SSFPD Media Release: Nomadic Criminal Scams

South San Francisco, CA   February 4, 2015  Submitted by SSFPD crime trends

Nomadic Criminal Scams:

Scam artists. Con men. Frauds. Call them what you will, but this ever-present threat continues to cause havoc for the elderly and other victims. Scam artists are generally nonviolent, but the pain they cause is real and lasting. They prey on trusting people who might be gullible, and those who they believe won’t put up a fight if the scammer is caught.

They often try to pass themselves off as legitimate city workers, repair persons, or handymen. These criminals target their victims in public places, at home, on the telephone, and via internet / e-mail. Provided here are several examples of this activity, as well as tips for protecting yourself and your loved ones.

The best advice is also the oldest: Beware of strangers! Be wary of strangers engaging in conversation as you exit the bank, grocery store or shopping area. Be cautious of any unsolicited stranger who offers services, such as repairs, medical assistance or financial errands. Always check references and discuss it with a family member, neighbor or trusted friend.

Residents should never let strangers into their homes under any circumstance, unless they can verify legitimacy. If residents observe any suspicious people or activity they should call law enforcement immediately. If approached by anyone on the street regarding a transaction or business arrangement, i.e., car dent repair, painting or lawn fertilizer services, construction work or residential repair, especially if they are asking for money up front, call law enforcement.

If someone comes to your door and it isn’t anyone you know – be wary! Ask for a business license, contractor’s license, references, and proof of insurance. If someone approaches you in a parking lot, walk away and tell them you will call security or the police. Another good answer is, “When I am ready to do that, I will seek out a reputable local company.” If you are unsure of a family caregiver or other business person, call the police to help you verify who is “safe.” It’s a harmless mistake if they turn out to be legitimate.

If you are getting work done, always get a written estimate for the complete job. This is required under state law. Use reputable contractors. Ask for, and check, references. Check with the Better Business Bureau to see if any complaints have been issued. Don’t be pressured into making a quick decision. No reputable contractor will use this tactic. If you feel you are being scammed or bullied into doing something you don’t feel is right, or if you have any questions, call law enforcement immediately.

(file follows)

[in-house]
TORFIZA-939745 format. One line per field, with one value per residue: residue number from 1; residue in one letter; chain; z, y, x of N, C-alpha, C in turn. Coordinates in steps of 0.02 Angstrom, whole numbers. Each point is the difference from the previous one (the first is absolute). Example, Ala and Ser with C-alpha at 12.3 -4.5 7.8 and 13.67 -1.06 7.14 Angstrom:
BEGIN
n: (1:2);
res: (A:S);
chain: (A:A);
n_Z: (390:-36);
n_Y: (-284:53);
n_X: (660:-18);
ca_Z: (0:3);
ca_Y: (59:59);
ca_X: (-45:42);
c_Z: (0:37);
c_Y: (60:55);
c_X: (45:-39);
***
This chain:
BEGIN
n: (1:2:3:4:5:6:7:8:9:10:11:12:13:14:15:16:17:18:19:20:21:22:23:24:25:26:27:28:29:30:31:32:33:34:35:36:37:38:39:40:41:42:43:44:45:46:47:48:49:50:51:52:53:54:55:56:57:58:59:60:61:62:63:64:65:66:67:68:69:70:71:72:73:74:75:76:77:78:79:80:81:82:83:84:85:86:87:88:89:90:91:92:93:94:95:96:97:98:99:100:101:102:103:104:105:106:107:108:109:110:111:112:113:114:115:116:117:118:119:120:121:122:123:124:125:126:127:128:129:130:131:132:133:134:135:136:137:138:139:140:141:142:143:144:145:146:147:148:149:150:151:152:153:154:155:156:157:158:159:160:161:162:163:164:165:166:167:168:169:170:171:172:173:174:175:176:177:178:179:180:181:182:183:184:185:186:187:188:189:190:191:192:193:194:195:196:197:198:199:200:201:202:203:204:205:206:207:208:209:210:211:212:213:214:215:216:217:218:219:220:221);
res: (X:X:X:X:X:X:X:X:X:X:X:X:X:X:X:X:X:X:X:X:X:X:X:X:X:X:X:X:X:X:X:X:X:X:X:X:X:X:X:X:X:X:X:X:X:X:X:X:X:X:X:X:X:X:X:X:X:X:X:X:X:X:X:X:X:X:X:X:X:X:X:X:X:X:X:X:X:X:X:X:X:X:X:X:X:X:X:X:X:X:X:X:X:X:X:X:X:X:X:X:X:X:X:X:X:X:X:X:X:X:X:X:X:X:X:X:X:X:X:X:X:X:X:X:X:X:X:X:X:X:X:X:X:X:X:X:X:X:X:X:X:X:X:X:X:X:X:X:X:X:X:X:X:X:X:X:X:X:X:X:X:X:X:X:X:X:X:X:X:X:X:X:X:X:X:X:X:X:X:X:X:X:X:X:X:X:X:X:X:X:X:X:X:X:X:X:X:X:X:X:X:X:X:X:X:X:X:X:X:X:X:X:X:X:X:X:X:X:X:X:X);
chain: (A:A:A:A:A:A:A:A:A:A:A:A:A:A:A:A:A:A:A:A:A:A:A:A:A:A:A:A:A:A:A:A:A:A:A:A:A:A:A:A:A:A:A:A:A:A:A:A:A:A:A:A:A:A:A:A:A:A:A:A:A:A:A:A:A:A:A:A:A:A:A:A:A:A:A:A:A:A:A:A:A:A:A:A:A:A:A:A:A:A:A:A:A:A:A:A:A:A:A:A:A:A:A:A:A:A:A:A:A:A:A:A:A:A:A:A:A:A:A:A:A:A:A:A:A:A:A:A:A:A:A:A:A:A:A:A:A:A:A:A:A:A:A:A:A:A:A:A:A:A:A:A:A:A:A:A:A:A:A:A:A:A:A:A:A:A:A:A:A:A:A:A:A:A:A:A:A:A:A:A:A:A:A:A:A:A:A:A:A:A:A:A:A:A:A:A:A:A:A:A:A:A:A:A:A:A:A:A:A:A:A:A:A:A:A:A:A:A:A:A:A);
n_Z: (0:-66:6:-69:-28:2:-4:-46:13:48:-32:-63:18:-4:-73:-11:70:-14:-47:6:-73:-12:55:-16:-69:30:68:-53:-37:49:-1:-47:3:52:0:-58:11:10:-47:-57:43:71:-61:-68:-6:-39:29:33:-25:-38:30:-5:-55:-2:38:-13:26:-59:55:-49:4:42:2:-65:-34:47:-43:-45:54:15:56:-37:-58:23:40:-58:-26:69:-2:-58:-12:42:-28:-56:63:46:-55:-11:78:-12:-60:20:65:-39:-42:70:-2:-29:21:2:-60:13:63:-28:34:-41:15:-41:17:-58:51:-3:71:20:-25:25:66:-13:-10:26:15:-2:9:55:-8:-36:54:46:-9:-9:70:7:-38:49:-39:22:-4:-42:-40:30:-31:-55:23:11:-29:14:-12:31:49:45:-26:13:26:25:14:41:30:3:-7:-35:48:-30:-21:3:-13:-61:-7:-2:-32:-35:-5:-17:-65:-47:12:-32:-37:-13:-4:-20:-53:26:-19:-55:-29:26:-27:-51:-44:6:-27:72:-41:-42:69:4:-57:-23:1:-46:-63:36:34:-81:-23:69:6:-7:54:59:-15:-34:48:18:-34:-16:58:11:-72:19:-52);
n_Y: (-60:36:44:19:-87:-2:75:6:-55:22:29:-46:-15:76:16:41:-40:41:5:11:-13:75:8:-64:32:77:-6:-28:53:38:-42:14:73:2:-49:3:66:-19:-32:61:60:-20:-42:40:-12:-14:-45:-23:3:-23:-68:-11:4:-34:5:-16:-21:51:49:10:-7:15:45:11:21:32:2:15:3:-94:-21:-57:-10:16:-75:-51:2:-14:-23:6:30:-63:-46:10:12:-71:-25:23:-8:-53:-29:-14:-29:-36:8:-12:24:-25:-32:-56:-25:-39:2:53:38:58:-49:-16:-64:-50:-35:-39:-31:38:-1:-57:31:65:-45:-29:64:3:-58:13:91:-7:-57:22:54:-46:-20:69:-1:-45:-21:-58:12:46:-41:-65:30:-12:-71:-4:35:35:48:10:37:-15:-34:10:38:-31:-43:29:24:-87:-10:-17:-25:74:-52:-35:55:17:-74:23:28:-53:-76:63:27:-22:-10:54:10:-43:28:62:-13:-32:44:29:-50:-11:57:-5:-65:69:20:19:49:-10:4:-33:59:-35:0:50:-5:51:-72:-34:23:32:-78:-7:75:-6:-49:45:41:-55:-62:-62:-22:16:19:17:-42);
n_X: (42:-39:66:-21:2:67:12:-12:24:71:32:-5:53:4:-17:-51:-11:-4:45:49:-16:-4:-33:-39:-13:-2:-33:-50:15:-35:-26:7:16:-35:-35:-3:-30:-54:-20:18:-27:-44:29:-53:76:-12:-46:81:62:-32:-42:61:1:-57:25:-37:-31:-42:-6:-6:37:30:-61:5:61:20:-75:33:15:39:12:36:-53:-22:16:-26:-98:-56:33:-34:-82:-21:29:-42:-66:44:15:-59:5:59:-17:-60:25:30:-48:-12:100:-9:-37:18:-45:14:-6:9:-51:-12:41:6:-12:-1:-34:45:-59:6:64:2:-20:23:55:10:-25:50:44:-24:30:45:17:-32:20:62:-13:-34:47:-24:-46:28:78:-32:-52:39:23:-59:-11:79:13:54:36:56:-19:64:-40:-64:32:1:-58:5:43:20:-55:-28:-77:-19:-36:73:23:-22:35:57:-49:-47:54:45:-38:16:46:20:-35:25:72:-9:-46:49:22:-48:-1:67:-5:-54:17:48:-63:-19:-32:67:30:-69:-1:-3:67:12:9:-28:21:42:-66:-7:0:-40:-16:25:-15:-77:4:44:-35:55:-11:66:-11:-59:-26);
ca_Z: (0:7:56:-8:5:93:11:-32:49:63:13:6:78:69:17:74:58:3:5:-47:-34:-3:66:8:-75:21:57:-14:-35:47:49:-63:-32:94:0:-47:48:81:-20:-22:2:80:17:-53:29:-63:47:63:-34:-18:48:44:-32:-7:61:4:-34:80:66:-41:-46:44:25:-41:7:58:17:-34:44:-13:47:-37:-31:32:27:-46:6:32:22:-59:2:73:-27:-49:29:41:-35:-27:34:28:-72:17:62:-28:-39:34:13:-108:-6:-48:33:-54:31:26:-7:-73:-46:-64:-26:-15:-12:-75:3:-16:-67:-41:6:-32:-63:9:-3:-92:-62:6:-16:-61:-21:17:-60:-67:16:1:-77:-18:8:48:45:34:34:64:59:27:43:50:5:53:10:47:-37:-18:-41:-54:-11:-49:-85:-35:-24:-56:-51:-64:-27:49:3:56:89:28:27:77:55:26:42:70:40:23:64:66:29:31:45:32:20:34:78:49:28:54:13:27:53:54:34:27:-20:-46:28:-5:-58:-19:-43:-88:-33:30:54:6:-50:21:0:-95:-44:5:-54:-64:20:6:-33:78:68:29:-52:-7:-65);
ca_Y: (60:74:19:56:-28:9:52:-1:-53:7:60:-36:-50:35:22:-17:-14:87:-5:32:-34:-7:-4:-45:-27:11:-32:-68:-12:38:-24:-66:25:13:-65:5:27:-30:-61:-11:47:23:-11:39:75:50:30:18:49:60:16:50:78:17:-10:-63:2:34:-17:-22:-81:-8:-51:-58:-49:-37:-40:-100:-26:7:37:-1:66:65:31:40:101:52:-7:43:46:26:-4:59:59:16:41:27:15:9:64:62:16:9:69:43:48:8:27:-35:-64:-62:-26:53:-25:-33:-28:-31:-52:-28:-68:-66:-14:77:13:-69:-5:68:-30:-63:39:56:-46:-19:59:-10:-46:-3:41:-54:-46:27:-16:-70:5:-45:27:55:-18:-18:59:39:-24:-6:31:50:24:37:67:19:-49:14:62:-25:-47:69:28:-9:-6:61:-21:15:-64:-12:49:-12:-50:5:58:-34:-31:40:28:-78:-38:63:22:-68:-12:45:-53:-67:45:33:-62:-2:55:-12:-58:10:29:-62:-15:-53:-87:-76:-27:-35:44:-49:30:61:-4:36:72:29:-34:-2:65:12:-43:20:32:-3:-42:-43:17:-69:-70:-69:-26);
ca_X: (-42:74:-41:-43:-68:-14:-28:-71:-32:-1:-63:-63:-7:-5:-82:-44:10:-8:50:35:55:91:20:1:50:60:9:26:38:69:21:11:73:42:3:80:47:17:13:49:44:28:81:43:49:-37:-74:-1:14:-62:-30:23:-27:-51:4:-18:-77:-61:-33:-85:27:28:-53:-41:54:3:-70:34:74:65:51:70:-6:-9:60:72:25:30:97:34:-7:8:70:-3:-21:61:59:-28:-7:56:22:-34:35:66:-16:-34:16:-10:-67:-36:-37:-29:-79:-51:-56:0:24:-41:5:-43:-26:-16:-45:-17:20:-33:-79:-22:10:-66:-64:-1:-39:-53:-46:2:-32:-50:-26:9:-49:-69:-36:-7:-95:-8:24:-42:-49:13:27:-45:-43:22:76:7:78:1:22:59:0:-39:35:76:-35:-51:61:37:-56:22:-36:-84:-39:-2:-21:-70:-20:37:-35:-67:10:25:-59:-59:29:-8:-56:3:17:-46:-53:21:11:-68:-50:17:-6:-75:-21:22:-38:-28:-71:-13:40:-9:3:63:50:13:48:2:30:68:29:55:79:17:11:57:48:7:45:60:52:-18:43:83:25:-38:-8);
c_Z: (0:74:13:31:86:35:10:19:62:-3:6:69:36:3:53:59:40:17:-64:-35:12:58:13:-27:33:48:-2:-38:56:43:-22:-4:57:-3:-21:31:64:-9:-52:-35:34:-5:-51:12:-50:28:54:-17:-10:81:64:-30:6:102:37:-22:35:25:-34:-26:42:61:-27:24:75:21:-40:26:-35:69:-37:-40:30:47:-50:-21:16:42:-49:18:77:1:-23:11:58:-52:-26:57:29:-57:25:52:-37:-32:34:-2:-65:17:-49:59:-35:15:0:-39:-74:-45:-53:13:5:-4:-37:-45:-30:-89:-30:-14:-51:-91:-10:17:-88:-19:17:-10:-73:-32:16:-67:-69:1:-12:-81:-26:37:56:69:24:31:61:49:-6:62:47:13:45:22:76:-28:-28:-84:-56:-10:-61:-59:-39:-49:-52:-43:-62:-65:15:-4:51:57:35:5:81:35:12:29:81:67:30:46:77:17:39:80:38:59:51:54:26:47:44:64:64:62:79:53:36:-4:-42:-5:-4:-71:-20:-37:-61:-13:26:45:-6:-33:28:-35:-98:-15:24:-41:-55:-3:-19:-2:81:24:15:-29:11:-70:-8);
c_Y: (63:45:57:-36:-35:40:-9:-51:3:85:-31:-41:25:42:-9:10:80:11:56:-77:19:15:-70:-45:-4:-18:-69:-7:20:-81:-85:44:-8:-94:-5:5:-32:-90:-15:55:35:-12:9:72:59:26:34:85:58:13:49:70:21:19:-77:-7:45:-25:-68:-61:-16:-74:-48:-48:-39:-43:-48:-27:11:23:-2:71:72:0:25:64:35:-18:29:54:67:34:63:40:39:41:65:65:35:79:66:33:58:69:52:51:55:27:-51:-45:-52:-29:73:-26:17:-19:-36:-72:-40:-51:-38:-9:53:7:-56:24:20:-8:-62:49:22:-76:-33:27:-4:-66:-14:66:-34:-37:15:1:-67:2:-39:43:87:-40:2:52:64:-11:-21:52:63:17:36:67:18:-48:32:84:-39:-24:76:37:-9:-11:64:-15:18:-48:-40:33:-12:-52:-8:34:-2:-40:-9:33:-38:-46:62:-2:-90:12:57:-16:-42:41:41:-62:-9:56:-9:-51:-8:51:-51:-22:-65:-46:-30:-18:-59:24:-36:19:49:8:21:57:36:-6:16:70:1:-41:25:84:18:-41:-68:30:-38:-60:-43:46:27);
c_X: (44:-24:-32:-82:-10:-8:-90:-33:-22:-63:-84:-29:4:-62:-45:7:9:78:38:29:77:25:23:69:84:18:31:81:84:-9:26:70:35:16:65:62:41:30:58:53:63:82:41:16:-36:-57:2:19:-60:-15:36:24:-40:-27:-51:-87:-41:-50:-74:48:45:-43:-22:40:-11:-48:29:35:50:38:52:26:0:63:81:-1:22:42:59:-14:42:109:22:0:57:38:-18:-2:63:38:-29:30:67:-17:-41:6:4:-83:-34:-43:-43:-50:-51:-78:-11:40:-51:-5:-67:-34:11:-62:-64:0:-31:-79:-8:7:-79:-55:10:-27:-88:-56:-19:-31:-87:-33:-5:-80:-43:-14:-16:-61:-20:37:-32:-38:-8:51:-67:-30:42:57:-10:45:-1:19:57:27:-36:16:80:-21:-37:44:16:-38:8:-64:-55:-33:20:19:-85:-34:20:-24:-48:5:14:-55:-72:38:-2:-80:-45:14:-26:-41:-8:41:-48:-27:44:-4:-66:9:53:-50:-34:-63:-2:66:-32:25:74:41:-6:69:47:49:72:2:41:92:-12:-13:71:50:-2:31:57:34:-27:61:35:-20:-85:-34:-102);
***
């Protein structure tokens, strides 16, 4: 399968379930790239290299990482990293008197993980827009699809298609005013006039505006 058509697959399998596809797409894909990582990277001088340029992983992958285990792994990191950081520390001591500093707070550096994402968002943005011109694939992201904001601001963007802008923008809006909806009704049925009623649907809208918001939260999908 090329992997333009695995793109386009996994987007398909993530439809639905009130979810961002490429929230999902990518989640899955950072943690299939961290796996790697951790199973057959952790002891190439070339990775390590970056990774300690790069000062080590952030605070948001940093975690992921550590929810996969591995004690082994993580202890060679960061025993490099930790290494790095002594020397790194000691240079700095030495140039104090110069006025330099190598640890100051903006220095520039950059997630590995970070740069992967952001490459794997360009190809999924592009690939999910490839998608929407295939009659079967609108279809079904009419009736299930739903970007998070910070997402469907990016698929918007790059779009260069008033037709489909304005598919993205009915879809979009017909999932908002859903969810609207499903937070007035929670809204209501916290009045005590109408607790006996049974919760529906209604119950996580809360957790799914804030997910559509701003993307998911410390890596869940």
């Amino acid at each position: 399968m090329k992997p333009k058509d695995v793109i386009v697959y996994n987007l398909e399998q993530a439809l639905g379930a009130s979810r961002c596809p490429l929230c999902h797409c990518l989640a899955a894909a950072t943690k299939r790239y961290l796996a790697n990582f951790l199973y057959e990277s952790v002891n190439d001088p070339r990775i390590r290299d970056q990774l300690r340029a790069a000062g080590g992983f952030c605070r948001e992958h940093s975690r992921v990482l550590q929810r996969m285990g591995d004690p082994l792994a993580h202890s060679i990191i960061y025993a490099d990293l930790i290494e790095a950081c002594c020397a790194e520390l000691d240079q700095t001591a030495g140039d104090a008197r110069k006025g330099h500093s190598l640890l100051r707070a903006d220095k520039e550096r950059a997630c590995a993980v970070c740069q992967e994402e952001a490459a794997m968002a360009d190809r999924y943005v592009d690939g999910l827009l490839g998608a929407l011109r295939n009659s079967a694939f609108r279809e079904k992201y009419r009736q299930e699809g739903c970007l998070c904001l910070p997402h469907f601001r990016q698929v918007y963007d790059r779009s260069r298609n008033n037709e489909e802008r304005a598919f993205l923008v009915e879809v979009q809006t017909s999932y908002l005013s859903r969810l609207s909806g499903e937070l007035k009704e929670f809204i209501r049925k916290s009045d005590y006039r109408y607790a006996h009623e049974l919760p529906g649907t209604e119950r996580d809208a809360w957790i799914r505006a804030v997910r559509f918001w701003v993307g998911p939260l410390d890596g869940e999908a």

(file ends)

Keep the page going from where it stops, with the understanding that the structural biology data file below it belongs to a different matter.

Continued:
Be on the lookout for situations to protect yourself and your loved ones from scams:

• Be cautious of strangers knocking on your front door, engaging you in a long conversation – their partner could be casing or breaking into your house from the back
• Beware of hiring strangers to work on your house – one worker may keep you talking while the other is stealing from you
• Always check caregiver credentials carefully – run a criminal background check or ask agencies to provide you with a copy of the actual report
• Be wary of a caregiver who enters into an inappropriate relationship with an elderly loved one
• Be wary of a caregiver who tries to isolate your loved one – if you suddenly can’t reach your loved one on the telephone
• Beware of fortune telling scams – where you or your loved one is told that “evil” is close – but could be stopped with help from a nomadic criminal
• Beware of strangers telling you their car has broken down – either knocking on your door and asking for your help or approaching you in a parking lot

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